The Nigerian militant group Boko Haram has roared back into the headlines in recent days, with a series of bold attacks on remote villages in the country’s northeast, culminating with an assault on a multinational military base near a town called Baga on the shores of Lake Chad over the weekend.
Refugees fled on boats, while the last bastion of government control in the northern part of Borno State erupted into flames. As the uptick in attacks seems poised to disrupt the upcoming Presidential elections slated for Feb. 14, here’s everything you need to know about Boko Haram’s advance, and why its ambitions extend way beyond kidnapping schoolgirls:
Why are we seeing so many attacks in Nigeria’s northeast?
Borno State has long been a hotbed for Boko Haram supporters. Since the Islamist group started gaining strength in 2011, the militants and the military have traded control of many of the area’s small towns and military bases in a chess-like series of feints and retreats that have left the region perpetually on edge. “The militants build their capabilities by raiding police bases and armories for vehicles and weapons, then the military beats them back,” says Roddy Barclay, senior Africa analyst at Control Risks, a political risk consultancy.
But the military’s heavy-handed tactics, from arbitrary arrests and detention to extrajudicial executions, have alienated the local population. When a military operation is over, the militants move back in to remind local communities that they are the real source of authority. Even though Boko Haram also traffics in fear and intimidation, says Barclay, they have the local advantage. “[The most recent attack in] Baga is part of the cycle of violence that draws on local grievances to accelerate recruitment to the militant cause,” he says. The more the military responds, the more fresh recruits flock to Boko Haram.
Where will Boko Haram go next?
Boko Haram’s leaders have set their sites on the state capital Maiduguri, which they lost to government forces in 2011. Such a defeat would be a devastating blow for the Nigerian government, which suffered a major setback last year when militants launched a daring raid on the main military barracks. It is not clear that Boko Haram has the capacity, manpower and weapons to retake the town – at least for now. But they do have the capability to launch devastating suicide attacks, a method that they have used to great effect several times over the past 6 months.
Could the threat spread beyond Nigeria’s borders?
Boko Haram shares many characteristics of transnational terror groups; it adheres to the strict Salafist ideology of governance by Islamic law, and controls an estimated 30-35,000 square kilometers, roughly the same amount of terrain as Syria and Iraq’s Islamic State. It has also launched small scale operations in Cameroon and Chad in what some analysts have described as an attempt to establish Islamic rule across a region once contained within the borders of the historic Kanem-Borno Empire.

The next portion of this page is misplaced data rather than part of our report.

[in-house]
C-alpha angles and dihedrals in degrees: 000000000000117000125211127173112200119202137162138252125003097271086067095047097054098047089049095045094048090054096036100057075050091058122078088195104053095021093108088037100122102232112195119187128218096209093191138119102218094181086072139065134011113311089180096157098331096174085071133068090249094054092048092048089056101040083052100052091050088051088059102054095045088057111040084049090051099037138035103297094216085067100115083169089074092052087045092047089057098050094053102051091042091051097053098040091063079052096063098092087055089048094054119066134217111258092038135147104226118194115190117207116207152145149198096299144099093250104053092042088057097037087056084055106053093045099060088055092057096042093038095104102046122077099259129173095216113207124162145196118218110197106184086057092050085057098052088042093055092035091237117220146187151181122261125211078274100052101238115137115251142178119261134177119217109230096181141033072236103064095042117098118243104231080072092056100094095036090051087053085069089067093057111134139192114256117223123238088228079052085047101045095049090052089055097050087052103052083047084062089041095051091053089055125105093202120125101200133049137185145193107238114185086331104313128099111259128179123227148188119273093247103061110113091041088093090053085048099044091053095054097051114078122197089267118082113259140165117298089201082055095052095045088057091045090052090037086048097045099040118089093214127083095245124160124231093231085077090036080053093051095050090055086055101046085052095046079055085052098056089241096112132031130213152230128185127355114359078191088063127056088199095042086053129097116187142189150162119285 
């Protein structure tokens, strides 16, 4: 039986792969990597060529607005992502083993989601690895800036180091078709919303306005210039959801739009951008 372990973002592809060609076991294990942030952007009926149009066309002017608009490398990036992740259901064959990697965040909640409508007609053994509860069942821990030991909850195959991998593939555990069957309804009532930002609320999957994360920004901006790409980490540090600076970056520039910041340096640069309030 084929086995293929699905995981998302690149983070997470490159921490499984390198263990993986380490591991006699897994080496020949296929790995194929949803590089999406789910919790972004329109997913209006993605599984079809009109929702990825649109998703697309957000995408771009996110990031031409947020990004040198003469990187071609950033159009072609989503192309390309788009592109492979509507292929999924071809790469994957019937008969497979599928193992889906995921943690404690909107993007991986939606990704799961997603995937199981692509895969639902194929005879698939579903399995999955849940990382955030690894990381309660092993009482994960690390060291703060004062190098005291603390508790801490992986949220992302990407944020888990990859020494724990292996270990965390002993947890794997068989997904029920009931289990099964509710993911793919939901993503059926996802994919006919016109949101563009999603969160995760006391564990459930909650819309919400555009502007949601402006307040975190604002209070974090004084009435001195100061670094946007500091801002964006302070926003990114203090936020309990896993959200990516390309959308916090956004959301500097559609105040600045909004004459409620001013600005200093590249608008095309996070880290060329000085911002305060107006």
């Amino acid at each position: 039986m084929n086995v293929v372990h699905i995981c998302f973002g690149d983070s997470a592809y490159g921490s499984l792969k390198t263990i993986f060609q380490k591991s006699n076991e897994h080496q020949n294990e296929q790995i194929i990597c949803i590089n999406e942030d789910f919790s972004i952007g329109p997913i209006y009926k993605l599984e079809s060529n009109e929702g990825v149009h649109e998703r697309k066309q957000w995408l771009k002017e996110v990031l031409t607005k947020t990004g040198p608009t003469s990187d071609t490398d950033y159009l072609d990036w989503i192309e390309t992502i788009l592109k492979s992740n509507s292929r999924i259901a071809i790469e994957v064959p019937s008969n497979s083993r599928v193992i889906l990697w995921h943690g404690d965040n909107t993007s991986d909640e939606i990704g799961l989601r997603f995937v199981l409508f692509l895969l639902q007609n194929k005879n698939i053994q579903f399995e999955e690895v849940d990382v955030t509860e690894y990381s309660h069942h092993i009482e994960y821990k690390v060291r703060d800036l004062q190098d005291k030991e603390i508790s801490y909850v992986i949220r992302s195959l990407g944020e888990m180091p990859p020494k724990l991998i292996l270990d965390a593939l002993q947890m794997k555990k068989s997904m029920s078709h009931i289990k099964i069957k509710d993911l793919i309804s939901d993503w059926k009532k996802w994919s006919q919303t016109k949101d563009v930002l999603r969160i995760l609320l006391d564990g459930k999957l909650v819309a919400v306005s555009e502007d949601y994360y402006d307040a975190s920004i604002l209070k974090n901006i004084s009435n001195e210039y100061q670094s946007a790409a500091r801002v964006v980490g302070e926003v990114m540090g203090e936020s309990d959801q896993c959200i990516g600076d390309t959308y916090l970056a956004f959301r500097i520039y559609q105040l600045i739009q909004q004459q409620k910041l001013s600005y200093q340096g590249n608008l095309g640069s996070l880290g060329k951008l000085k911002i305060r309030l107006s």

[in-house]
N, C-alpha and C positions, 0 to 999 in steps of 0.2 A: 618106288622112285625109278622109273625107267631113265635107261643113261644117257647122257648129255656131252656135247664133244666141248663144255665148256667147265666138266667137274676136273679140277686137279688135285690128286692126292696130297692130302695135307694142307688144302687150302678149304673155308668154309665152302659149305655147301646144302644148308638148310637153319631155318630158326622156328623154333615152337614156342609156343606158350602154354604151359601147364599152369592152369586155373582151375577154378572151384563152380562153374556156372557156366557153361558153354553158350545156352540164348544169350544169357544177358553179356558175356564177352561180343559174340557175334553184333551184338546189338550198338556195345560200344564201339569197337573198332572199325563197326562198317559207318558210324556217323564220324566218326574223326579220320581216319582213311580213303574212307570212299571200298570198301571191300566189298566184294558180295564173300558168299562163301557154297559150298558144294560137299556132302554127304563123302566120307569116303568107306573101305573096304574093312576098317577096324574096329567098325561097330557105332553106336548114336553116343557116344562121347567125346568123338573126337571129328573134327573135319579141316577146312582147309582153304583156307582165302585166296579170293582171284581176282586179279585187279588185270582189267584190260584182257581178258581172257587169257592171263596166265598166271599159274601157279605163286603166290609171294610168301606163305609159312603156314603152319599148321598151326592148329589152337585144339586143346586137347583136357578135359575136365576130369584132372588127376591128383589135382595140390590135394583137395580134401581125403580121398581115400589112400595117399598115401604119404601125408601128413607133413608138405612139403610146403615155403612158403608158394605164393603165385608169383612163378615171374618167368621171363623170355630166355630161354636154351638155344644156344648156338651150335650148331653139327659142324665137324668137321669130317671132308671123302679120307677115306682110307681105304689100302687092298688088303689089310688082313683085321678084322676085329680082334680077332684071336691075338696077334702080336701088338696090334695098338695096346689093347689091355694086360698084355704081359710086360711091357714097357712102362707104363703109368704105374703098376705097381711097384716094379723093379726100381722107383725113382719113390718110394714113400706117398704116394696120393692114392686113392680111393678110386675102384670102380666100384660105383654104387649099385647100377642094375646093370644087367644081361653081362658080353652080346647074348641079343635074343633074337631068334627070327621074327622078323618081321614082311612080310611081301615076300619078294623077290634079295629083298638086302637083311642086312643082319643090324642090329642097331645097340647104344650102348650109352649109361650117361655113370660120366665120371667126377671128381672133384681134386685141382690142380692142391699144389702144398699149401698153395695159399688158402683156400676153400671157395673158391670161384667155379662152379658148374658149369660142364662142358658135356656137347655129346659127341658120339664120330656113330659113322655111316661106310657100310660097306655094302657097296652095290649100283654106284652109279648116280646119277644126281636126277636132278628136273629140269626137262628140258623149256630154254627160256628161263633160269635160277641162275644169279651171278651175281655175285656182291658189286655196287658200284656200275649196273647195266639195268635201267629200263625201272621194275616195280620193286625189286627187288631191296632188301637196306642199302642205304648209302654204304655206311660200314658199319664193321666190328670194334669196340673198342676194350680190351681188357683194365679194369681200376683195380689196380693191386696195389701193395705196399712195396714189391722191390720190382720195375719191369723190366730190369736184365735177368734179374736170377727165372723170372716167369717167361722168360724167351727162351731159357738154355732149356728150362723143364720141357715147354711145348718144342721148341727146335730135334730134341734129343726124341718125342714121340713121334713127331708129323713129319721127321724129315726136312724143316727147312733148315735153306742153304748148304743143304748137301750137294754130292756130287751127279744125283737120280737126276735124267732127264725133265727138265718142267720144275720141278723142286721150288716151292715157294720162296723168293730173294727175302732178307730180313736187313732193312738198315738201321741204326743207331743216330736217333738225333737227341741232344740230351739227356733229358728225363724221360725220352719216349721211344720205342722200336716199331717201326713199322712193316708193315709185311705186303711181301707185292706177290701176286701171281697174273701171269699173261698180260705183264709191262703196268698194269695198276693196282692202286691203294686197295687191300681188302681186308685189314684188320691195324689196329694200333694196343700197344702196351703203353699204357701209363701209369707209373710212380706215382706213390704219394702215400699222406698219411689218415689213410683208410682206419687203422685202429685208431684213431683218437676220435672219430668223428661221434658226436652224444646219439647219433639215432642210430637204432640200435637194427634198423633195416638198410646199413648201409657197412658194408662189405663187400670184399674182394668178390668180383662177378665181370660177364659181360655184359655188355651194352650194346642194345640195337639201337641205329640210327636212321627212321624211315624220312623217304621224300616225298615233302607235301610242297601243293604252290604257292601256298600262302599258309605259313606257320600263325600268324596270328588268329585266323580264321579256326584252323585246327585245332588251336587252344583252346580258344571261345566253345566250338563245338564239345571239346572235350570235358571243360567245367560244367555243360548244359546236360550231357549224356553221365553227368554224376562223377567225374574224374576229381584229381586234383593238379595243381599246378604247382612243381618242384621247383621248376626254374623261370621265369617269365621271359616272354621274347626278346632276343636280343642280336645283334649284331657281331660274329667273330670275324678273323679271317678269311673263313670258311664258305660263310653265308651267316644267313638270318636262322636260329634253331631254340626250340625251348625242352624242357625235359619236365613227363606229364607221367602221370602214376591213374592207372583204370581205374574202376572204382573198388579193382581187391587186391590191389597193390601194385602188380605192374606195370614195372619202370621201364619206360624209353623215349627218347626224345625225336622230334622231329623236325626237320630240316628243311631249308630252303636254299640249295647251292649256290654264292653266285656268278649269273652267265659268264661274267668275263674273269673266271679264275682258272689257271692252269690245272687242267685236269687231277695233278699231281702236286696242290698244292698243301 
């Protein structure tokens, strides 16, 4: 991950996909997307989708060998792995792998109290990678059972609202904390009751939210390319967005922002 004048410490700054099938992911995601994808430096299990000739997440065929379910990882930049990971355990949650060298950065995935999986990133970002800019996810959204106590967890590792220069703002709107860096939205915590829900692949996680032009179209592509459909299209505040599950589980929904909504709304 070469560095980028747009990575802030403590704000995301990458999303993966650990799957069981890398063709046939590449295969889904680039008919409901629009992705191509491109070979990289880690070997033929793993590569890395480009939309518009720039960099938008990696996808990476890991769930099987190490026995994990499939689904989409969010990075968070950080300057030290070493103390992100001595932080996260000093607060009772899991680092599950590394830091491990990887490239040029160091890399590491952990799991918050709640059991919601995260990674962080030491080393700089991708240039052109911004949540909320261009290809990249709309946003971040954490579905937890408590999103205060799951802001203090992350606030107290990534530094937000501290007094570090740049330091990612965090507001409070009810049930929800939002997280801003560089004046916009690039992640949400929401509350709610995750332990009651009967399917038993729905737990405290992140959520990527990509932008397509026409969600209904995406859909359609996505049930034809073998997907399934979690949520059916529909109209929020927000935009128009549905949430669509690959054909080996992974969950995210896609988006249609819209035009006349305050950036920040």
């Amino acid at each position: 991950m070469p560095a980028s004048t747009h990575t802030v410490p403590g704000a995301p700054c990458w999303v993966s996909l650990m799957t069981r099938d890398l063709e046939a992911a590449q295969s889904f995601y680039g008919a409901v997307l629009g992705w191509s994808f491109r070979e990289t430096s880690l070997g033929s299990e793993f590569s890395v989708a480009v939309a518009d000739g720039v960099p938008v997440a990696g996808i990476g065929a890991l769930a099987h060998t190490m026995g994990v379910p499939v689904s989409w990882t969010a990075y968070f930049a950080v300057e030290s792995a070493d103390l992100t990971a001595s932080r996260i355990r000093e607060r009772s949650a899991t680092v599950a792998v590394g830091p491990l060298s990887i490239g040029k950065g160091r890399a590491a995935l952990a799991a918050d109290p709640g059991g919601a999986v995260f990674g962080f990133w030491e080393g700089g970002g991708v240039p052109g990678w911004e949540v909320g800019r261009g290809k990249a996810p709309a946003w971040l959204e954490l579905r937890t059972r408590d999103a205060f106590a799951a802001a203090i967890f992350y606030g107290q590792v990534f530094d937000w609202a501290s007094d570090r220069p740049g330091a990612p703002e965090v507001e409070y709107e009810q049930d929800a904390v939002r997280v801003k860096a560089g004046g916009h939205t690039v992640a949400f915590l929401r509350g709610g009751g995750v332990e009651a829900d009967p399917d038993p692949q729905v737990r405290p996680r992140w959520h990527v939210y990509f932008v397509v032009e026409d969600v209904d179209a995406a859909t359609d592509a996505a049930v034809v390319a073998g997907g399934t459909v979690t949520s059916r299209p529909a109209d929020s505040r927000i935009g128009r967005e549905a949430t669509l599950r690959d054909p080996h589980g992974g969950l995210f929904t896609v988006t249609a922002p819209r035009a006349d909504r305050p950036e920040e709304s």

For the moment, though, it seems largely focused on its immediate region, in the country’s impoverished north-east. But even if the group’s activities have minimal impact outside that region, the symbolic weight is immense, says Peter Pham, Africa Director for the Washington D.C.-based Atlantic Center policy institute. “Nigeria is the regional power, and if its government is proven impotent in the face of the insurgency, that could have a spillover effect on other countries in the region,” which are equally threatened by Islamist uprisings.
And its domestic threat shouldn’t be understated, says Pham. “You have Africa’s most populous nation and its largest economy. And now it’s coping with a hollowing out of the state – the government can’t control its territory, resources are being diverted to combat the insurgency, and there is the reputational harm as well. Lagos may be a world away, but if terror attacks are the main news item coming out of the country, it won’t help the investment climate. “
What role will Boko Haram play in the upcoming Presidential elections?
Boko Haram has already denounced the elections as “un-Islamic.” Barclay, of Control Risks, predicts a surge in violent attacks in the weeks leading up to February’s vote. The result will be two-fold: along with the spread of terror, elections will not be be held in some areas due to the security risks, undermining the legitimacy of the candidate that secures the presidency — likely to be the incumbent Goodluck Jonathan. “Even if the election meets the legal requirements, it would still be a hollow victory,” says Pham. Jonathan’s campaign doesn’t need the three northern states most impacted by the insurgency to win, but if residents don’t turn out to vote for fears of an attack, it would shrink his mandate, says Pham. “That would not only weaken his hand in terms of dealing with the Boko Haram crisis, but also with the looming threat of declining oil prices” — Nigeria’s largest export.
And what happened to the kidnapped girls of Chibok?
Despite an ongoing government search, with U.S. assistance, none of the girls kidnapped last spring have been recovered. Most likely they have been forcibly married off to militants, or used as camp hands. Some local media outlets speculate that they could be part of a recent surge in female suicide bombers. But Boko Haram didn’t stop with the girls; for a militant group plagued by military losses, kidnapping is part of the growth strategy. Hundreds of men, women and boys have been kidnapped over the past year; the Baga offense started with the forced conscription of some 40 young men after a sermon at the local mosque, according to CNN. Hundreds more are likely to be abducted before the Chibok girls are ever found.
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